Figure 6.Figure 6.
Arterial localization of the NF-κB activity determined by Southwestern histochemistry. Arterial sections were hybridized with an oligonucleotide containing the consensus sequence of the NF-κB recognition site. A: Control animals (1) did ...

NF-κB Activity in the Uninjured Vessels

Because short-term hyperlipidemia alone does not cause the formation of atherosclerotic plaques in rabbits but increases ACE activity in the vascular wall (as shown in our model), we also studied the activation of NF-κB by gel shift assay in a pool of proteins obtained from the uninjured arteries of the animals on high cholesterol diet for 4 weeks. As can be seen in Figure 7 [triangle] , NF-κB activity was increased in the arteries of the untreated group (lane 1) compared to the quinapril-treated animals (lane 2), whereas no NF-κB activity was present in the control group that did not receive the atherogenic diet (lane 3). We then characterized the activity induced by the diet in the aortas of rabbits by supershift assay with the antibodies for the most common subunits of NF-κB, p50 and p65. Both subunits were present in the activated NF-κB of the untreated animals (lane 4) because the anti-p50 antibody caused a diminution of the main band and the appearance of a super-retarded one (arrow, lane 5) whereas the anti-p65 antibody induced almost the disappearance of the main complex (lane 6). A densitometric analysis of the heterodimer band appears at the bottom of the figure.

Figure 7.
Arterial activation of NF-κB determined by gel shift assay. Aortic protein extracts from animals of the same group were pooled and incubated with a consensus NF-κB oligonucleotide labeled with 32P. A representative assay of two done is ...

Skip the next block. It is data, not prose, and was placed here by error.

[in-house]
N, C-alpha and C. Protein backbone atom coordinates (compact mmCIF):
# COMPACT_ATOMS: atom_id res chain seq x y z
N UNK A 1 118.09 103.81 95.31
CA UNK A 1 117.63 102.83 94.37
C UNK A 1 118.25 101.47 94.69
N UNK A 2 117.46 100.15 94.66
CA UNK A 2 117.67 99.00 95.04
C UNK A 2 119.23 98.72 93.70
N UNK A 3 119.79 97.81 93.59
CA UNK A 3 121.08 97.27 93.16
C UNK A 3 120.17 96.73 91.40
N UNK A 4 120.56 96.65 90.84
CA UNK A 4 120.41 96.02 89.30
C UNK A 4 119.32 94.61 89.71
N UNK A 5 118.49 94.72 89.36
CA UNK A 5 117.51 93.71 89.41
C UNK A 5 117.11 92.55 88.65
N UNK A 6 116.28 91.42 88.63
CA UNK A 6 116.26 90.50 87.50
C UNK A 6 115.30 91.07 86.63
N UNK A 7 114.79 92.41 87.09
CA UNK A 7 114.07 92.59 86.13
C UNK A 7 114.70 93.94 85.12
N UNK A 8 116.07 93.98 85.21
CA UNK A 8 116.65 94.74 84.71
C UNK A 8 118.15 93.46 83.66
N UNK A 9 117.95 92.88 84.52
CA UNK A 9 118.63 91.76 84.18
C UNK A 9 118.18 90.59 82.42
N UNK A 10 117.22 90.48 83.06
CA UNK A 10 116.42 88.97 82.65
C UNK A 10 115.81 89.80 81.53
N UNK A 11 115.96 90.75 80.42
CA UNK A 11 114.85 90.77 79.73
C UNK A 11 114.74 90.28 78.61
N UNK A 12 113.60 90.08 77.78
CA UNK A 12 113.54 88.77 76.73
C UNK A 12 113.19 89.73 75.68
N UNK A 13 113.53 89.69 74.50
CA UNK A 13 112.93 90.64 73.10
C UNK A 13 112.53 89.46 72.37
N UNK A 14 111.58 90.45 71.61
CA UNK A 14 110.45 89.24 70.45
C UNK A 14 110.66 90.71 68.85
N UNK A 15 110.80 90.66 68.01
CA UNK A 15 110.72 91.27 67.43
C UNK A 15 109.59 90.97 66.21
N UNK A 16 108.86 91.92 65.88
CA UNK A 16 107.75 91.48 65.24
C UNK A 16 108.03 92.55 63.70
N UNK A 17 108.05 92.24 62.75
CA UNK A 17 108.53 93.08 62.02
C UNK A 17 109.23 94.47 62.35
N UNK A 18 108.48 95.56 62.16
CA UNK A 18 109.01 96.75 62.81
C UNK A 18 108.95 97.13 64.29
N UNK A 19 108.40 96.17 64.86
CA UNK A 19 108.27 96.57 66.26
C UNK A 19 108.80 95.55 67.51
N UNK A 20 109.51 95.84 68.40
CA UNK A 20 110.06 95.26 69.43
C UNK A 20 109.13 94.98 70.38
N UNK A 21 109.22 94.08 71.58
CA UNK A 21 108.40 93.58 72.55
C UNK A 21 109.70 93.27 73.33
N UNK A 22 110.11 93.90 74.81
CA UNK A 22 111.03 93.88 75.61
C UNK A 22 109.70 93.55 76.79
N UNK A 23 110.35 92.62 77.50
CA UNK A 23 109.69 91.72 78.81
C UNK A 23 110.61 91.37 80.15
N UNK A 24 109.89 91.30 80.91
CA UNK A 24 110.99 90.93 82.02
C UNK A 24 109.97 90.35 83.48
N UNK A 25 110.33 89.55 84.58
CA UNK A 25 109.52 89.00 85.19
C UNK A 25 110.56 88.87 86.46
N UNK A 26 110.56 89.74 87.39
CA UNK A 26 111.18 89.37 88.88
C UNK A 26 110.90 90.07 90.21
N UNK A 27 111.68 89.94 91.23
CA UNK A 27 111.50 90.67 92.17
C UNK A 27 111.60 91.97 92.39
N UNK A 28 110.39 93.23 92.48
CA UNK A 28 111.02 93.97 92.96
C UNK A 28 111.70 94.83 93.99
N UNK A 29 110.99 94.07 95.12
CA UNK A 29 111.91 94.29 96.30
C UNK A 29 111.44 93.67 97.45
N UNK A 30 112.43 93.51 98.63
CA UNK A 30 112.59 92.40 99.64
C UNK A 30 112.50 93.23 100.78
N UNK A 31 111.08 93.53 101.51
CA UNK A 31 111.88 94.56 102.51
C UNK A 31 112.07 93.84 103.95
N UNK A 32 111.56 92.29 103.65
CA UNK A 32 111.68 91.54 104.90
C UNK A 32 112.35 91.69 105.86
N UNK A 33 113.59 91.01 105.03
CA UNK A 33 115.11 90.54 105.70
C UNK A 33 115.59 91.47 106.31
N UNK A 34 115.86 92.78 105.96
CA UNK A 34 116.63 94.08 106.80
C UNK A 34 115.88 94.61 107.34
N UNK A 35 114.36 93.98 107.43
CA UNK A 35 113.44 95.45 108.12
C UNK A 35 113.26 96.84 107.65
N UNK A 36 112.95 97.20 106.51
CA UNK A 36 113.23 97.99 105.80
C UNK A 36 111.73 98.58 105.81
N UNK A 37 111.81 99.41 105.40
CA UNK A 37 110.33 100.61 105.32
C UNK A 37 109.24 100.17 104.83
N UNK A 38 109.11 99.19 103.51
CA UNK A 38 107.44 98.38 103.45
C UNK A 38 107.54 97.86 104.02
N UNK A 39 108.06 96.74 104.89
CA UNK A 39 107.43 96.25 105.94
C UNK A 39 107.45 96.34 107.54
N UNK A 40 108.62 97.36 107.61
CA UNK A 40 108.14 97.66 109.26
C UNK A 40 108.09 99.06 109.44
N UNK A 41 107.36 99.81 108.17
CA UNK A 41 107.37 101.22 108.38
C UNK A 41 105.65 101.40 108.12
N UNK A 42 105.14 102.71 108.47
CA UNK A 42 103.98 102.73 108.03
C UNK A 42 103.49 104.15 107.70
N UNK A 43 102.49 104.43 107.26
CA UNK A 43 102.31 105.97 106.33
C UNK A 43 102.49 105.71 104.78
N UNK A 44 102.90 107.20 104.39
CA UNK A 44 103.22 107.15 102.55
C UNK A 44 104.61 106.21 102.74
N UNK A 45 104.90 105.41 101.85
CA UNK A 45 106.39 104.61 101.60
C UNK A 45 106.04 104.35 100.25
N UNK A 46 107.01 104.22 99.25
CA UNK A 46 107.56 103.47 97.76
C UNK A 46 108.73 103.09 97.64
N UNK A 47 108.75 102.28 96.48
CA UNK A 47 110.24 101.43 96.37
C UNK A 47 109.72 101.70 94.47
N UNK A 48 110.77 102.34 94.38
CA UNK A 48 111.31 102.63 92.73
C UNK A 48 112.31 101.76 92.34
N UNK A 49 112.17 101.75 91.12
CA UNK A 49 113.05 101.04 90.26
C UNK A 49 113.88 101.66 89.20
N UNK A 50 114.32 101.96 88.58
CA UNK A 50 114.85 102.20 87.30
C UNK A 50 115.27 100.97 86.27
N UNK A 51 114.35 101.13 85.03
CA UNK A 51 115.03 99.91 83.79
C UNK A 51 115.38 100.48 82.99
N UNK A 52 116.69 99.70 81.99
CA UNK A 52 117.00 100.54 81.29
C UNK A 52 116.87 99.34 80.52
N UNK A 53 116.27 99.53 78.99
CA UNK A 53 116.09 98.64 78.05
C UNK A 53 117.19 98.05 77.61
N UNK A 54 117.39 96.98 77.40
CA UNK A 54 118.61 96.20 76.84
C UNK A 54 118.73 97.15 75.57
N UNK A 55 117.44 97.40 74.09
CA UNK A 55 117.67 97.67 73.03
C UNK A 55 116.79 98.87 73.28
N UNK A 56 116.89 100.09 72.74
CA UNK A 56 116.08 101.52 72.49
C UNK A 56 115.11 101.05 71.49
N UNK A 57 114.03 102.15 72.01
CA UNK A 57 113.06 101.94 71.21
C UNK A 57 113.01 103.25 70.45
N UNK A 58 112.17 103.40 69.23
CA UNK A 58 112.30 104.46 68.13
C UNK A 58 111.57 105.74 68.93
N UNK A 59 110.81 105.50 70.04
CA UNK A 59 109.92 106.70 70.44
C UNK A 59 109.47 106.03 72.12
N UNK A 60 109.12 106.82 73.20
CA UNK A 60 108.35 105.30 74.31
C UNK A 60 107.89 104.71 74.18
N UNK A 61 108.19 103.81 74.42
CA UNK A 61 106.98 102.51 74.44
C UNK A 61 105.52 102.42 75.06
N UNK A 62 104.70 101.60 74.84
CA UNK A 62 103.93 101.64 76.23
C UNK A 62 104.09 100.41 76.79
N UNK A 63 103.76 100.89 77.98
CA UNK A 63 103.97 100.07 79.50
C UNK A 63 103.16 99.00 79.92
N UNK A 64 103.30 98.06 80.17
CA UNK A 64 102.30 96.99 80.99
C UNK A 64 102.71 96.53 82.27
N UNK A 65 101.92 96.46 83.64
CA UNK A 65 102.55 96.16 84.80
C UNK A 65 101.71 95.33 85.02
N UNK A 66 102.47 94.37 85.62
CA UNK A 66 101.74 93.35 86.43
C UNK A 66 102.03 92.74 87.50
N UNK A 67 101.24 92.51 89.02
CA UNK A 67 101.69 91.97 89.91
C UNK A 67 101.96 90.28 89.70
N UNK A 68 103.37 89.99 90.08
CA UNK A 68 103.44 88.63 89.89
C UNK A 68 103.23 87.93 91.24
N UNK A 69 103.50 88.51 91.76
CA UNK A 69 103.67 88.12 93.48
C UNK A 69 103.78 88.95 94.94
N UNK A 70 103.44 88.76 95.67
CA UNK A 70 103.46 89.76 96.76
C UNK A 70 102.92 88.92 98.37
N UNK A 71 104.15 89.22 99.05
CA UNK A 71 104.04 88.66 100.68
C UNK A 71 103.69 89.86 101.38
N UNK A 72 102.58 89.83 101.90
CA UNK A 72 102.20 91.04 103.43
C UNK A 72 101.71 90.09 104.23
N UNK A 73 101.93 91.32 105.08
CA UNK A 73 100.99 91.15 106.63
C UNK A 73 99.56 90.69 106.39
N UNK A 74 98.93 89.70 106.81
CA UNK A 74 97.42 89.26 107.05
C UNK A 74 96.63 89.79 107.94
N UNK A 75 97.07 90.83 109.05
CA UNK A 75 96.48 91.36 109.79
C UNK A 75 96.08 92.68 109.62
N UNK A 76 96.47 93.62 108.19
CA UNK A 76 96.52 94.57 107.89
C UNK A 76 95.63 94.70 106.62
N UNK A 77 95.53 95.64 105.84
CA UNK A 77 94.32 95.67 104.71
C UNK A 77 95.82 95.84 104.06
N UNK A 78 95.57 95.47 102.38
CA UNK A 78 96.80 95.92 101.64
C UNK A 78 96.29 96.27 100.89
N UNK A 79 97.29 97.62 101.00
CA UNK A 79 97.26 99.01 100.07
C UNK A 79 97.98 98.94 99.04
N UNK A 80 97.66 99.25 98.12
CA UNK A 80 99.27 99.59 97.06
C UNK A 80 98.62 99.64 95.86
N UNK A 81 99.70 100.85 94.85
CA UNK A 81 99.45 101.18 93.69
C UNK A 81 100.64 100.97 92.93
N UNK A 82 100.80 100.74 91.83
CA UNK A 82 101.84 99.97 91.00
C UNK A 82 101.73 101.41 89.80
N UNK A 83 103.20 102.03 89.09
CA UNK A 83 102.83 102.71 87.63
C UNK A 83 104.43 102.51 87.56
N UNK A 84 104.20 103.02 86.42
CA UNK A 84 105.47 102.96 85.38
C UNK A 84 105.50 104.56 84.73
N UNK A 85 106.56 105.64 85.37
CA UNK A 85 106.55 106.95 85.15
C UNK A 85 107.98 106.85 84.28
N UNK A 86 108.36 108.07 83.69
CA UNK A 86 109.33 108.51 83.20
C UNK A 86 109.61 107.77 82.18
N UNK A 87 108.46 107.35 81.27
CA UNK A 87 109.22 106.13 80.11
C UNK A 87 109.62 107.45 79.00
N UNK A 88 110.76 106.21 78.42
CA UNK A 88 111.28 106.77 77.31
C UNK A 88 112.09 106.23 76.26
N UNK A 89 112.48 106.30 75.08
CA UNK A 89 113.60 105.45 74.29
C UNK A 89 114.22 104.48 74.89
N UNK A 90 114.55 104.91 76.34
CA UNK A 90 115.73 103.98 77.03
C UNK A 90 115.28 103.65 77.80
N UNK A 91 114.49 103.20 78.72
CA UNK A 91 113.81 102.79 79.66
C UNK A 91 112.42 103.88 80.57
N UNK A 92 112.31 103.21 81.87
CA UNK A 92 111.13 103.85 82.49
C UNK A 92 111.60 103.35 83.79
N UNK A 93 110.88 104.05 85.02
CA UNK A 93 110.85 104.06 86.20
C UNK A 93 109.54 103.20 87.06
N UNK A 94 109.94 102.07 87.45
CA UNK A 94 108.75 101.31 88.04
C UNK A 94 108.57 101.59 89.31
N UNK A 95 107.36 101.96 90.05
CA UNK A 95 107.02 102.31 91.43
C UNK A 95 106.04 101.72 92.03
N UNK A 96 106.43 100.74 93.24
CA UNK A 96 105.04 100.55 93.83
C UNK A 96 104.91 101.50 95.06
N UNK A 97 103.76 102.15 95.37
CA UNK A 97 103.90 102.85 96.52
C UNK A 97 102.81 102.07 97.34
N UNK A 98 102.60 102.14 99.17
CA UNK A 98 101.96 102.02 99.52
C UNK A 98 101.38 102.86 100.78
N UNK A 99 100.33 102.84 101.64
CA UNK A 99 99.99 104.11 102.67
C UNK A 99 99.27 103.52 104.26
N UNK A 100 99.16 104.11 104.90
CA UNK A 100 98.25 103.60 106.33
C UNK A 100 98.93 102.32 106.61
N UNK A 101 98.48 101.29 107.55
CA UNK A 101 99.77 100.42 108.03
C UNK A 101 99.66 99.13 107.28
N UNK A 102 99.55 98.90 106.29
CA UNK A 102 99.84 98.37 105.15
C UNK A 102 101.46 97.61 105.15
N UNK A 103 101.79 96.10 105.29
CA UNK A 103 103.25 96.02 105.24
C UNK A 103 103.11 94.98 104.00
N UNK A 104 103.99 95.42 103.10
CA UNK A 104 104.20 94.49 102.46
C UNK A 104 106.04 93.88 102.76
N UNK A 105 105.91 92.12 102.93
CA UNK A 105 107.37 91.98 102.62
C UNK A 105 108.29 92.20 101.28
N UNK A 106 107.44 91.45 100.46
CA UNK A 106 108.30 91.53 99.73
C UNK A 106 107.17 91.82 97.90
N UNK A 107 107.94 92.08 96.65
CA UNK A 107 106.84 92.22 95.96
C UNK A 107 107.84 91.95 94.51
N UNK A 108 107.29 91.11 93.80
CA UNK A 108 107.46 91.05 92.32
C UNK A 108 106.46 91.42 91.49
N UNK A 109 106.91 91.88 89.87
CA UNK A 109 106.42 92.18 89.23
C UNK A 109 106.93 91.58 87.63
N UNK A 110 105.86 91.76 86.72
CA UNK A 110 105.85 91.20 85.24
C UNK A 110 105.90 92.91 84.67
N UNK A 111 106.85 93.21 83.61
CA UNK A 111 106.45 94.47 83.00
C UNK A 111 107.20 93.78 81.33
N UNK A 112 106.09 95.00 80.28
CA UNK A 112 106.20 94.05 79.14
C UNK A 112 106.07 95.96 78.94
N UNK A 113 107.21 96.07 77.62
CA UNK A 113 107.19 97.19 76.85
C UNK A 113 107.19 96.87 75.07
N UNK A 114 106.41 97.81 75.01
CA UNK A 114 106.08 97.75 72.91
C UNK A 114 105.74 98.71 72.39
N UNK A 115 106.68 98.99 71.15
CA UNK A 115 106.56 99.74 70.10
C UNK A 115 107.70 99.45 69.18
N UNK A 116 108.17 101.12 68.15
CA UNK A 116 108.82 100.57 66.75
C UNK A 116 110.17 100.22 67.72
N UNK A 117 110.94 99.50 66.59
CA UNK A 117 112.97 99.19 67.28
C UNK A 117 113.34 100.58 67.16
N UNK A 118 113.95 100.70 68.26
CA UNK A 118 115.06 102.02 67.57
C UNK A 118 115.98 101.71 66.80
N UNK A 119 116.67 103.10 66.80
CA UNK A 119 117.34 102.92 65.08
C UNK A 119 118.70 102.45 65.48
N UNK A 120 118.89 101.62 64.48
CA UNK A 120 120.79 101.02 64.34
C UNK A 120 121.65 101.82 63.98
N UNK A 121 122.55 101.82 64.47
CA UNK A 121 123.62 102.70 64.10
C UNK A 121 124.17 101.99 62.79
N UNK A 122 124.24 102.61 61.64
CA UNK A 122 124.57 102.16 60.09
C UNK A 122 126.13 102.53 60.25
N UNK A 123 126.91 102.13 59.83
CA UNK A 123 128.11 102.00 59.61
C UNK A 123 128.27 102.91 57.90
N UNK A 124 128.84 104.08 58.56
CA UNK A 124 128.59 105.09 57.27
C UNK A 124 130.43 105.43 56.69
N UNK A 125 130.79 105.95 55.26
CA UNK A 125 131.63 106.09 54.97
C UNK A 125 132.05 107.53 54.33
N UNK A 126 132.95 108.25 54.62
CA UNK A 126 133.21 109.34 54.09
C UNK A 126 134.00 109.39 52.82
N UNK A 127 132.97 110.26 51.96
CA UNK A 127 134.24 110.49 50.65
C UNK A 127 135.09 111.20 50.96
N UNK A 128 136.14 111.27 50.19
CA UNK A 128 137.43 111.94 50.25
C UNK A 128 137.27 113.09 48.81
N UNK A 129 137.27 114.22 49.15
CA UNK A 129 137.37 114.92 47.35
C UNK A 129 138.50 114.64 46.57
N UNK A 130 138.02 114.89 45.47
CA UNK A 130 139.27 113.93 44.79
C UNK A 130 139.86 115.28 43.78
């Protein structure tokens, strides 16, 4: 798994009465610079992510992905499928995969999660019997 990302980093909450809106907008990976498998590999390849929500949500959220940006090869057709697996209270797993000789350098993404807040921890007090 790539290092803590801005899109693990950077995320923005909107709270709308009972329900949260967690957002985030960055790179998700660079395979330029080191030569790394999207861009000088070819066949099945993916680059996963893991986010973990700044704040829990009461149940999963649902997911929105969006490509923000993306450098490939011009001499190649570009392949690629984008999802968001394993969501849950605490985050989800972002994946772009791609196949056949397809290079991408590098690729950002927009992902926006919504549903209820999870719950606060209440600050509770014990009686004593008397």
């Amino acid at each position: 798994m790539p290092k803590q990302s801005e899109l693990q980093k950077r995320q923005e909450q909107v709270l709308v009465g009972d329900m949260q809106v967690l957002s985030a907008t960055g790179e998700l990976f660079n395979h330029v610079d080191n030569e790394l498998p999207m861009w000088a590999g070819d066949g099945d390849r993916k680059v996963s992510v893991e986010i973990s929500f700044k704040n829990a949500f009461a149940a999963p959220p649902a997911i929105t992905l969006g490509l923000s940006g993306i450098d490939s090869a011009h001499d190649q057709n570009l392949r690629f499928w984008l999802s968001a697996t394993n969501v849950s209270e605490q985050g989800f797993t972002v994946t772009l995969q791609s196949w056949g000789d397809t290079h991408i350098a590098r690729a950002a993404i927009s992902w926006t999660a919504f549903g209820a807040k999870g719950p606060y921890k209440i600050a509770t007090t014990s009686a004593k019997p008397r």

Discussion

The pathogenesis of atherosclerosis involves inflammatory infiltration of the vessel wall, cellular proliferation, fibrous plaque formation, and, finally, plaque rupture and occlusive thrombosis. Rupture of the fibrous plaque is associated with increased numbers of macrophages and T lymphocytes that may release cytokines and metalloproteinases, which in turn may be responsible for the loss of the fibrous cap. The main finding of this work is that arterial ACE inhibition by quinapril reduced several factors implicated in the recruitment of inflammatory cells (MCP-1 and IL-8) and VSMC migration and proliferation (PDGF-B) in the atherosclerotic lesion. Consequences were a lower macrophage infiltration rate and smaller lesions. A common characteristic of these cytokines is that they have a NF-κB binding site in their promoters. Moreover, ACE inhibition reduced arterial NF-κB activation in macrophages and VSMC, two key cells in the pathogenesis of atherosclerosis.

Although the role of vascular renin-angiotensin system activation in the development of atherosclerotic lesions is rather well-established, 38 it is not clear whether the tissular RAS may also participate in the inflammatory process leading to plaque rupture and thrombosis. However, some data suggest a relationship. For example, it has been shown that the main sources of tissue ACE in human atherosclerotic plaques are areas with inflammatory cells, especially those with clustered macrophages. 39 In addition, ACE inhibitors have been found to reduce the incidence of acute ischemic syndromes. 26